In the new movie “Her,” an introverted loner (played to great implosive effect by Joaquin Phoenix) signs up for the new OS1 operating system, which is advertised as a “consciousness” that will make the user’s life infinitely better.
Soon after its installation, OS1 accesses the Internet and begins to learn at a geometric rate. It gives itself the name “Samantha,” to go along with its melodic voice (Scarlett Johansson at her most effervescent) and snappy wit. Loner and operating system quickly develop a friendship that (spoiler alert!) veers into an emotional, romantic relationship that doesn’t last—an affair between an AI construct and a human being, it seems, isn’t any easier than one between a pair of regular, carbon-based homo sapiens.
“Her” takes place in some undated future, filled with bright colors and retro trousers with absurdly high waists. People don’t whip out their phones in order to interact with data stored in the cloud; instead, they slip in an earbud and chatter at their individually tailored OS, which responds with the cognitive suppleness of another person. Phoenix’s protagonist isn’t even the only character having an affair with his or her OS, something treated by most of the film’s characters as a normal turn of events.
In other words, it’s a future not too far removed from this one. The rise of Siri and Google Now (and whatever other “digital assistants” the bigger tech firms have under development) means we can speak to our mobile devices and expect them to provide information back. Granted, we’re still in the early stages: ask Siri a nuanced question, and it’ll just as likely bump you into a Web search rather than rattle off an answer—if the platform even understands the query at all. Within the next few years, however, it’s a virtual certainty (pun intended) that the software backing our devices will more firmly grasp the subtleties and inferences that drive so much of our communication.
IBM’s Watson supercomputing platform is an especially visible marker of this evolution. In a recent event in New York City’s World Trade Center 4, IBM CEO Ginni Rometty even went so far as to suggest Watson would help kick off the “cognitive” age of computing, in which machines become adept at using human-like intuition, coupled with powerful analytics tools, to solve some very big problems. In addition, Watson can respond to natural-language queries. “It understands the implications of your language,” is how Rometty described that feature, “and will ask you clarification questions back.”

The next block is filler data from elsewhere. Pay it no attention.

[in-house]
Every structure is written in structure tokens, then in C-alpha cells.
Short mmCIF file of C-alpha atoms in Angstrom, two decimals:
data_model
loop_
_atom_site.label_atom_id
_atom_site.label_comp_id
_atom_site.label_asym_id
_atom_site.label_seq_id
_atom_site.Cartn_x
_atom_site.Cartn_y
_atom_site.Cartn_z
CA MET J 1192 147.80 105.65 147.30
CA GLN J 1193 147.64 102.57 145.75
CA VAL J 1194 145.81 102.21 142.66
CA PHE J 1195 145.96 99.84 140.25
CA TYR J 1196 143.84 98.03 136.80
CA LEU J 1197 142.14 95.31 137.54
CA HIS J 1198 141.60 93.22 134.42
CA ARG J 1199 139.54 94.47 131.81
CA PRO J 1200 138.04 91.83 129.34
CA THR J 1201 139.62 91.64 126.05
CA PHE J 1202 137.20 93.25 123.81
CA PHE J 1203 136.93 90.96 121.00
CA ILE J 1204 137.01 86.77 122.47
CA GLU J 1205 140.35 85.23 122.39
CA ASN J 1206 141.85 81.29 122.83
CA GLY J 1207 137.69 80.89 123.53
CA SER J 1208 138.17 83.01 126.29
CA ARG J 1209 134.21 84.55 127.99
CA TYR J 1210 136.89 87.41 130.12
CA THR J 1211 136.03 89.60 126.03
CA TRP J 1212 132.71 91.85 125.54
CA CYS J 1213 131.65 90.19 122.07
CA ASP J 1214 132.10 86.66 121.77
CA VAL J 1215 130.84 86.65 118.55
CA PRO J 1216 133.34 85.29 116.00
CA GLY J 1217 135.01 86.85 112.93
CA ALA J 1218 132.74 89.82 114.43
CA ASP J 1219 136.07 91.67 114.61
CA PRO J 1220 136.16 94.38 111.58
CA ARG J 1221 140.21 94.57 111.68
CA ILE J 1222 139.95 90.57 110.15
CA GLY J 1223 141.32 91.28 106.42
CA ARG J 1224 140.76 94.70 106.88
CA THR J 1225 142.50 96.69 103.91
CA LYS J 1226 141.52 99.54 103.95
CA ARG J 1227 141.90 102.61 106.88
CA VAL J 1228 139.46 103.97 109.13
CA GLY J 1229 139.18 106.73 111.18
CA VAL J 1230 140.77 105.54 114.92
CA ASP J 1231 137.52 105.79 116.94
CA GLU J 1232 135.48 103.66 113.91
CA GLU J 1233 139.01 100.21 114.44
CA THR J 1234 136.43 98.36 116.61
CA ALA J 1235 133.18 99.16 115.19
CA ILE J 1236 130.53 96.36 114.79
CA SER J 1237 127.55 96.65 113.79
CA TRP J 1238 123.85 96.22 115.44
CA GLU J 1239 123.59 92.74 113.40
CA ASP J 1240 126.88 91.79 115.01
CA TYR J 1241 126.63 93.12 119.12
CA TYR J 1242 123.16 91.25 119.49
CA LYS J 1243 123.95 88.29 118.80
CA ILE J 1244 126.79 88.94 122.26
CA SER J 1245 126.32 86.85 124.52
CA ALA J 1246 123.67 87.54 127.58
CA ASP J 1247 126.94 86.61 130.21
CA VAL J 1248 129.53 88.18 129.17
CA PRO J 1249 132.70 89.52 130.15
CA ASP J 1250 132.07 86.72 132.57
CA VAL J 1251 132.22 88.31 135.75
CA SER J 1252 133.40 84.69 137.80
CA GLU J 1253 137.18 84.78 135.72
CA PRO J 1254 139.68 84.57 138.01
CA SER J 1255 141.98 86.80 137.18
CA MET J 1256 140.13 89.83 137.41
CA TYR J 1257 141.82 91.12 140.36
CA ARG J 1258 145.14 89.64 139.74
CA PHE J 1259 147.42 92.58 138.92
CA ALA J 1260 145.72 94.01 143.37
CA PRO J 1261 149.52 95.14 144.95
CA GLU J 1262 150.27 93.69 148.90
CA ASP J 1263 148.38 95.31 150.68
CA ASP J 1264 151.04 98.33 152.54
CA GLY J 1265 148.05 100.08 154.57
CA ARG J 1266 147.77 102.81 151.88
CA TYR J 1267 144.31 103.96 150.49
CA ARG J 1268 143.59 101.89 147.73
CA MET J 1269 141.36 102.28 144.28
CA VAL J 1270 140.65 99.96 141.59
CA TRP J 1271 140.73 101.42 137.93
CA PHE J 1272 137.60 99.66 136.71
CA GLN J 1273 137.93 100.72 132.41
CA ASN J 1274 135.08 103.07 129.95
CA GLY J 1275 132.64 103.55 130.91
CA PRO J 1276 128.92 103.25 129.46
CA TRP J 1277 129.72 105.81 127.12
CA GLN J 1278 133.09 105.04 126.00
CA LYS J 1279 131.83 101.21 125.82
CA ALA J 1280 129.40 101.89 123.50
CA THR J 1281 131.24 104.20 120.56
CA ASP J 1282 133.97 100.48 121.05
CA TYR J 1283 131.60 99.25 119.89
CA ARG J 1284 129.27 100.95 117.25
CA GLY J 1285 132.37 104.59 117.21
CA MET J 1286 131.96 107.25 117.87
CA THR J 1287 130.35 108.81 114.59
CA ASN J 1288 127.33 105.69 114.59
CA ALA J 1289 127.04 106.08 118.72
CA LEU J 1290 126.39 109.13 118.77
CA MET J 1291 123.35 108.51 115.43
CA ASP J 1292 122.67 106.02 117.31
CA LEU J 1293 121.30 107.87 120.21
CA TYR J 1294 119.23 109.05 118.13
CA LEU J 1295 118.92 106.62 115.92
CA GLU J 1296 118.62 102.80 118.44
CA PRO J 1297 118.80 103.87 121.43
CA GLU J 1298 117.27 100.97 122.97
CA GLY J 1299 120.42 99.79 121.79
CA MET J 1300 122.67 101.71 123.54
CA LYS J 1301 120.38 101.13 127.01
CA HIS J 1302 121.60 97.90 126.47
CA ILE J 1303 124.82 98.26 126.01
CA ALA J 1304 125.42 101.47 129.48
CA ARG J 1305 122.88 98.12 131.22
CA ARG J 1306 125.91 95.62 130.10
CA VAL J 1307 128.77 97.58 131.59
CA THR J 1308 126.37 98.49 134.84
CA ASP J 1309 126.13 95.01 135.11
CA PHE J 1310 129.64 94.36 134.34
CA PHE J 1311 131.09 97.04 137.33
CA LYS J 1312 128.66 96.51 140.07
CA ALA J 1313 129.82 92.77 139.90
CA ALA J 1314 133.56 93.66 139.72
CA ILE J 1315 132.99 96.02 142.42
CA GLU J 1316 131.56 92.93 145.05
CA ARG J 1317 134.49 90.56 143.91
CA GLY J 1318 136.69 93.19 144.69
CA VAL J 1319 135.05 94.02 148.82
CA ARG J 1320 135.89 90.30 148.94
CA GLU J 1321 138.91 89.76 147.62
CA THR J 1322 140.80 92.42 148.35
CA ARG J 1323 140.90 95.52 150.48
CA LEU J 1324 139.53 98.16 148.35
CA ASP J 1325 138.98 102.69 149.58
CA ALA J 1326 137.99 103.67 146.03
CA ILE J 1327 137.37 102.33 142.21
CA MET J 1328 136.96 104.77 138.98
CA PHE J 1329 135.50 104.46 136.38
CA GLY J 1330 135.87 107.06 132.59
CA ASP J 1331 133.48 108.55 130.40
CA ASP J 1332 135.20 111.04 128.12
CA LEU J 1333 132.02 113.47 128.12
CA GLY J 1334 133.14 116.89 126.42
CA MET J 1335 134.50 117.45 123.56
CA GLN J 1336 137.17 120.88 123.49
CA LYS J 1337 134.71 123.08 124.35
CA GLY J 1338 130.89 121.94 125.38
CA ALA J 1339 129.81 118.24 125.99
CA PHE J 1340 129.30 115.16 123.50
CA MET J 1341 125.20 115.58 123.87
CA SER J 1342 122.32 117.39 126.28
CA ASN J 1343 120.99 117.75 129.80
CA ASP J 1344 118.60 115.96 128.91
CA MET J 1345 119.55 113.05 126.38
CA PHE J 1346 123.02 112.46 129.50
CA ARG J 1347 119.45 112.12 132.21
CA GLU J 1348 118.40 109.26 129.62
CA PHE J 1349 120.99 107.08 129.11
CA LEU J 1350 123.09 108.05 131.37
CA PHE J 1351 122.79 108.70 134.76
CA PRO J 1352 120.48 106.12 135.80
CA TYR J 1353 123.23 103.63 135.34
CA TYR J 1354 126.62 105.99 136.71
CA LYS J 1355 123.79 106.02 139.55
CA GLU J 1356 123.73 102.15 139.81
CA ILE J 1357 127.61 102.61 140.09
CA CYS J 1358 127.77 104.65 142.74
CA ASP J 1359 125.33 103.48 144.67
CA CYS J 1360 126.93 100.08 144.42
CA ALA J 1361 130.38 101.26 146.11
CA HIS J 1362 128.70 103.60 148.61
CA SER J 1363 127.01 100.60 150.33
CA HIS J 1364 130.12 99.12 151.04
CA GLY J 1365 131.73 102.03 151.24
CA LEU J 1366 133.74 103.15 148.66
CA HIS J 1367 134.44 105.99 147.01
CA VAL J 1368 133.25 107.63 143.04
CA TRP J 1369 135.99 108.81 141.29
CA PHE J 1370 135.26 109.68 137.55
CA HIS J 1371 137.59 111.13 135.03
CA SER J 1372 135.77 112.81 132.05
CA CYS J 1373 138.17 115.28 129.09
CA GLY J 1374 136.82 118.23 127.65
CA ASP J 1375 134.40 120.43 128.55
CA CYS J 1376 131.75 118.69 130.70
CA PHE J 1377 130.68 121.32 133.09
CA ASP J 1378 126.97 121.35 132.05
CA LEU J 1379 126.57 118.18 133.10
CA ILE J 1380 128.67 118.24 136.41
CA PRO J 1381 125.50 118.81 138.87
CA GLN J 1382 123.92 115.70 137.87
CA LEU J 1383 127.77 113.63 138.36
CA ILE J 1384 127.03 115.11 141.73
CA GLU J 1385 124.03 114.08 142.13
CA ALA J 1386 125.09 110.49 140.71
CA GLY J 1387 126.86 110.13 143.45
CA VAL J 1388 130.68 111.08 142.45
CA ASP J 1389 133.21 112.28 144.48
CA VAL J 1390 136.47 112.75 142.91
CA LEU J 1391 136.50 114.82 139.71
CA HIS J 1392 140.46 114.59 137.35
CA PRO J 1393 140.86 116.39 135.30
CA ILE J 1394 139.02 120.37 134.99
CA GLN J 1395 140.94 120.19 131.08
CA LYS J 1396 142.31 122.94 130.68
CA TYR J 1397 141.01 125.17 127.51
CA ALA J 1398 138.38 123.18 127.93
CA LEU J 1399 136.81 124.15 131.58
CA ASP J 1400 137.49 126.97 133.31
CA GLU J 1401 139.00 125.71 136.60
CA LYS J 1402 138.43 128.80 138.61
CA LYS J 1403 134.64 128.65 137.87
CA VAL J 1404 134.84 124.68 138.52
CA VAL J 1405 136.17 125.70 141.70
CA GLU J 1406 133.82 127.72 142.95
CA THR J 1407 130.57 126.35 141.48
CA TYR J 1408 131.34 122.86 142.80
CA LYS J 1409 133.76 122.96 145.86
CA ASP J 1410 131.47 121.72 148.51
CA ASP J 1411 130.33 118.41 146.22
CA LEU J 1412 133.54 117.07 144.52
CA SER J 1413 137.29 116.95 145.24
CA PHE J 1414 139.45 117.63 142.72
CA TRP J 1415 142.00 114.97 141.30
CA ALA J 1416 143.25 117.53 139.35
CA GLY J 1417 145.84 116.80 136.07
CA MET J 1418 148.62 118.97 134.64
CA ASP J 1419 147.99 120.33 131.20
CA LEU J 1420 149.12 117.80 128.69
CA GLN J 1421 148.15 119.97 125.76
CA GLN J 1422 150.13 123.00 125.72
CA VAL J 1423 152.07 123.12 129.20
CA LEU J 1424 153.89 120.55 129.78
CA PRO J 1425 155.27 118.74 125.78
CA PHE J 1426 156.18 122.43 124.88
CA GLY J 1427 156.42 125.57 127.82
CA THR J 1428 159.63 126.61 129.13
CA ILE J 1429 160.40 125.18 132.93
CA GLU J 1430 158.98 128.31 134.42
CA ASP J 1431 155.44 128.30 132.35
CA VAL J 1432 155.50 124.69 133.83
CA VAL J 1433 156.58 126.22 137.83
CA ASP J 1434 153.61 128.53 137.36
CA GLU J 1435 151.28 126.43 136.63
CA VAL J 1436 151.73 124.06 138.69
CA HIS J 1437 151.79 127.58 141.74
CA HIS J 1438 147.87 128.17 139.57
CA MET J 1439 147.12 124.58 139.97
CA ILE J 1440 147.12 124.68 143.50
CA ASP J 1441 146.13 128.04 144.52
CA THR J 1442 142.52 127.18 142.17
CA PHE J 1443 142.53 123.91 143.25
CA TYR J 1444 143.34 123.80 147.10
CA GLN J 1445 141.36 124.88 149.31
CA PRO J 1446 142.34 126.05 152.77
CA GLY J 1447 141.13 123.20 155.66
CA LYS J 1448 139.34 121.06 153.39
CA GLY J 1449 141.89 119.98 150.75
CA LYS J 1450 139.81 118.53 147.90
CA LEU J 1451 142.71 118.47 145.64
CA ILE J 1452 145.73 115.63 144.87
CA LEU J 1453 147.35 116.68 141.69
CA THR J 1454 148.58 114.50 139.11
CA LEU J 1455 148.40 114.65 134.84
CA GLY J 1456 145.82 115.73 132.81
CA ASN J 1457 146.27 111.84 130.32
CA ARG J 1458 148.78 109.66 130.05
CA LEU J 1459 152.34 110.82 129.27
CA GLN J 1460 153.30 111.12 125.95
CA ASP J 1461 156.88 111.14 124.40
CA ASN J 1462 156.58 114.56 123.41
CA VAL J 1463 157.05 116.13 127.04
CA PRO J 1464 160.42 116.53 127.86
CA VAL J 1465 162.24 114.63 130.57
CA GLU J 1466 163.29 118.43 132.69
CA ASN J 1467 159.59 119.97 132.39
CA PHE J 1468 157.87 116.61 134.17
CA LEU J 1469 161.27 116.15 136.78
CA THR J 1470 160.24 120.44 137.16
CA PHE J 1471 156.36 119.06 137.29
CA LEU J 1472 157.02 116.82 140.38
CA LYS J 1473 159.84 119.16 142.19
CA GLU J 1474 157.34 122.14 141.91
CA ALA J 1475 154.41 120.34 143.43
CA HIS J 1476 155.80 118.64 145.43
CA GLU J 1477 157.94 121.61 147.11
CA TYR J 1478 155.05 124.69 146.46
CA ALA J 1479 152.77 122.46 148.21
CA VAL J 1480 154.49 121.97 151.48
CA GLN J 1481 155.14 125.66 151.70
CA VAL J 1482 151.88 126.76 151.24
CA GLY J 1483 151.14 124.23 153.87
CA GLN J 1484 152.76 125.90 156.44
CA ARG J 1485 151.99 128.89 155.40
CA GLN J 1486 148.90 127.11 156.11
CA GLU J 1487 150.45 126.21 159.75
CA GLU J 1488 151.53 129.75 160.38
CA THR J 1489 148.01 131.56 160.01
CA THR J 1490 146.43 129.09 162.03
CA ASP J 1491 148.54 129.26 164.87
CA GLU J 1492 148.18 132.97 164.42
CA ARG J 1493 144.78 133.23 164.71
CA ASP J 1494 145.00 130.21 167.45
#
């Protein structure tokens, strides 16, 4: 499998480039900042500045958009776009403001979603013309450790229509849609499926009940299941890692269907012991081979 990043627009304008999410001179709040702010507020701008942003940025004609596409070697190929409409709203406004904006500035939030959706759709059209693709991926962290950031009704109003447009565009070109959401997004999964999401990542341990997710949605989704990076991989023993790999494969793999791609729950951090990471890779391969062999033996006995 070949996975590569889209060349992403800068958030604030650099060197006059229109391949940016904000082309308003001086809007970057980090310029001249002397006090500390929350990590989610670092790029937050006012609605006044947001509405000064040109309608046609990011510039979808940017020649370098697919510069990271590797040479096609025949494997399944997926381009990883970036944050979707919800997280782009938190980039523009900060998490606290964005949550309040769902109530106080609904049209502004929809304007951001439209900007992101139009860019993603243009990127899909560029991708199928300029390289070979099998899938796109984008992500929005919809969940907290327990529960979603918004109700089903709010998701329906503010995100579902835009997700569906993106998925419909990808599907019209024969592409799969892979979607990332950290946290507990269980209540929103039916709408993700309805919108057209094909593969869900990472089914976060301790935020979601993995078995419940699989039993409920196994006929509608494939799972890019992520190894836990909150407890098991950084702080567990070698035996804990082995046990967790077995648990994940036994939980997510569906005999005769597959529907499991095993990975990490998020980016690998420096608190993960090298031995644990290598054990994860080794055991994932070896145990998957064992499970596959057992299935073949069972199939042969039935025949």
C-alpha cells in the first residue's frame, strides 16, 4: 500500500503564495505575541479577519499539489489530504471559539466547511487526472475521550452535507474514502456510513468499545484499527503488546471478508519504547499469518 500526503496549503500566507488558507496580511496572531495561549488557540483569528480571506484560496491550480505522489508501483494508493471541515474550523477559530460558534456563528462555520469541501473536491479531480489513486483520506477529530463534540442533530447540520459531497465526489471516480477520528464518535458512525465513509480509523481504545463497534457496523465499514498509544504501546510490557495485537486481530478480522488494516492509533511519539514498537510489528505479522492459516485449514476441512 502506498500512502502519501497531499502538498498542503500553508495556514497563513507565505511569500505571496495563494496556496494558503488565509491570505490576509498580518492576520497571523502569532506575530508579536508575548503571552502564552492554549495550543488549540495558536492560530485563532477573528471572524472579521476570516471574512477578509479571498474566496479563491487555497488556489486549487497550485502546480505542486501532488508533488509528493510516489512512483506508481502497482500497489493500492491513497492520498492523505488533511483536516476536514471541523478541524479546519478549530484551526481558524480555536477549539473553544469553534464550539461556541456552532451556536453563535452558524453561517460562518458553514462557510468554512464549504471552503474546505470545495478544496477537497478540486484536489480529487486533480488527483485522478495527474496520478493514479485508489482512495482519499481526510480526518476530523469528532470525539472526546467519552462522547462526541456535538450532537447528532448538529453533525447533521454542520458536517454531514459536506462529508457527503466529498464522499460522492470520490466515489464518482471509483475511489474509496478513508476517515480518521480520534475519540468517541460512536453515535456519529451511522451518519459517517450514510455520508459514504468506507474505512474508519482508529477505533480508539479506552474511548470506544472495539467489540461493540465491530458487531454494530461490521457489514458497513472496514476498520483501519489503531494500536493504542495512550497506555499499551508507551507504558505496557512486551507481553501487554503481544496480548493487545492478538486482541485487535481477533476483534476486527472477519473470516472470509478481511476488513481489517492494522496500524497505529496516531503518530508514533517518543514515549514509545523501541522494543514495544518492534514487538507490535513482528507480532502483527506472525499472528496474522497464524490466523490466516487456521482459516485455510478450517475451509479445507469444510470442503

All that hype aside, IBM isn’t the only big tech firm working on AI. There’s the much-rumored Google Brain, a project to build an artificial intelligence, as well as multiple efforts underway to figure out how the human cerebrum stores and processes information. Once those discoveries are made, how long until some enterprising company devises a system that can not only chat with the user in an amazingly lifelike manner, but also, thanks to years’ worth of personal data, anticipate any wants and needs with the alacrity of a longtime spouse?
Indeed, that end-point could be many years away. There’s also the question of how “human” we ultimately want to make artificial-intelligence platforms. Can you code an emotion? And even if such a feat is possible, do you want to build a system with the capability to freak out in response to a query or command? If the digital assistant in your vehicle begins to quietly resent your existence, what would prevent it from driving you off the nearest cliff?
“Her” touches on some of these issues, albeit within the framework of a romance between two conscious entities. For many AI researchers, the questions raised by the movie might not be hypothetical much longer.
Image: Annapurna Pictures